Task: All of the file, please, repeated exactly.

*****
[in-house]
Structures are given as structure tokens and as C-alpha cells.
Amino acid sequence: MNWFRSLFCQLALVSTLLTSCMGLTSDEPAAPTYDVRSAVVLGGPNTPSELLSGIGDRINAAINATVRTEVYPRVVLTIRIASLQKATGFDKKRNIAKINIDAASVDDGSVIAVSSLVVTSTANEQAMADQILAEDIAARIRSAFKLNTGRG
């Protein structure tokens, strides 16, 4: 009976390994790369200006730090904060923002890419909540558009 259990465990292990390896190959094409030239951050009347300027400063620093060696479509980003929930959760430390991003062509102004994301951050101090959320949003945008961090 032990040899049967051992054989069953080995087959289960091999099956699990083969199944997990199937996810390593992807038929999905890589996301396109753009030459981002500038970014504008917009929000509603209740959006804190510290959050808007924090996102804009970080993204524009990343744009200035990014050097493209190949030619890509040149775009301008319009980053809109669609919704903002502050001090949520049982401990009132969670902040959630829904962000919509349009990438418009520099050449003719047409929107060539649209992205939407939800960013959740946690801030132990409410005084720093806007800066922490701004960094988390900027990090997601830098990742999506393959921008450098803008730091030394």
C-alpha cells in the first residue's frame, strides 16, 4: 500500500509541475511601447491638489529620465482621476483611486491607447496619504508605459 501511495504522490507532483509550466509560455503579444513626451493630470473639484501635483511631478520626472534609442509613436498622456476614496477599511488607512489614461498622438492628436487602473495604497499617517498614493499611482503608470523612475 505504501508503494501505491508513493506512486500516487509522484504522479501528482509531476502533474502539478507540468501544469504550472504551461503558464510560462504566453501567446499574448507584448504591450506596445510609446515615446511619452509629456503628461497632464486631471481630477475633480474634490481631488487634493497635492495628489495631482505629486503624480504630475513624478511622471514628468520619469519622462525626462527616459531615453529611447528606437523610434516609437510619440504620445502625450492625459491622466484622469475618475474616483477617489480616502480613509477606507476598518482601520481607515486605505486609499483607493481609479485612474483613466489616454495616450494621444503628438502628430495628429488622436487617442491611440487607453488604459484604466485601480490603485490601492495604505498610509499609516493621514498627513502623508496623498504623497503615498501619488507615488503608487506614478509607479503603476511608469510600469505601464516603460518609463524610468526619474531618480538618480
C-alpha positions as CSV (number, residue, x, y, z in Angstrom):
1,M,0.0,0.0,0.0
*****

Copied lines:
[in-house]
Structures are given as structure tokens and as C-alpha cells.
Amino acid sequence: MNWFRSLFCQLALVSTLLTSCMGLTSDEPAAPTYDVRSAVVLGGPNTPSELLSGIGDRINAAINATVRTEVYPRVVLTIRIASLQKATGFDKKRNIAKINIDAASVDDGSVIAVSSLVVTSTANEQAMADQILAEDIAARIRSAFKLNTGRG
């Protein structure tokens, strides 16, 4: 009976390994790369200006730090904060923002890419909540558009 259990465990292990390896190959094409030239951050009347300027400063620093060696479509980003929930959760430390991003062509102004994301951050101090959320949003945008961090 032990040899049967051992054989069953080995087959289960091999099956699990083969199944997990199937996810390593992807038929999905890589996301396109753009030459981002500038970014504008917009929000509603209740959006804190510290959050808007924090996102804009970080993204524009990343744009200035990014050097493209190949030619890509040149775009301008319009980053809109669609919704903002502050001090949520049982401990009132969670902040959630829904962000919509349009990438418009520099050449003719047409929107060539649209992205939407939800960013959740946690801030132990409410005084720093806007800066922490701004960094988390900027990090997601830098990742999506393959921008450098803008730091030394």
C-alpha cells in the first residue's frame, strides 16, 4: 500500500509541475511601447491638489529620465482621476483611486491607447496619504508605459 501511495504522490507532483509550466509560455503579444513626451493630470473639484501635483511631478520626472534609442509613436498622456476614496477599511488607512489614461498622438492628436487602473495604497499617517498614493499611482503608470523612475 505504501508503494501505491508513493506512486500516487509522484504522479501528482509531476502533474502539478507540468501544469504550472504551461503558464510560462504566453501567446499574448507584448504591450506596445510609446515615446511619452509629456503628461497632464486631471481630477475633480474634490481631488487634493497635492495628489495631482505629486503624480504630475513624478511622471514628468520619469519622462525626462527616459531615453529611447528606437523610434516609437510619440504620445502625450492625459491622466484622469475618475474616483477617489480616502480613509477606507476598518482601520481607515486605505486609499483607493481609479485612474483613466489616454495616450494621444503628438502628430495628429488622436487617442491611440487607453488604459484604466485601480490603485490601492495604505498610509499609516493621514498627513502623508496623498504623497503615498501619488507615488503608487506614478509607479503603476511608469510600469505601464516603460518609463524610468526619474531618480538618480
C-alpha positions as CSV (number, residue, x, y, z in Angstrom):
1,M,0.0,0.0,0.0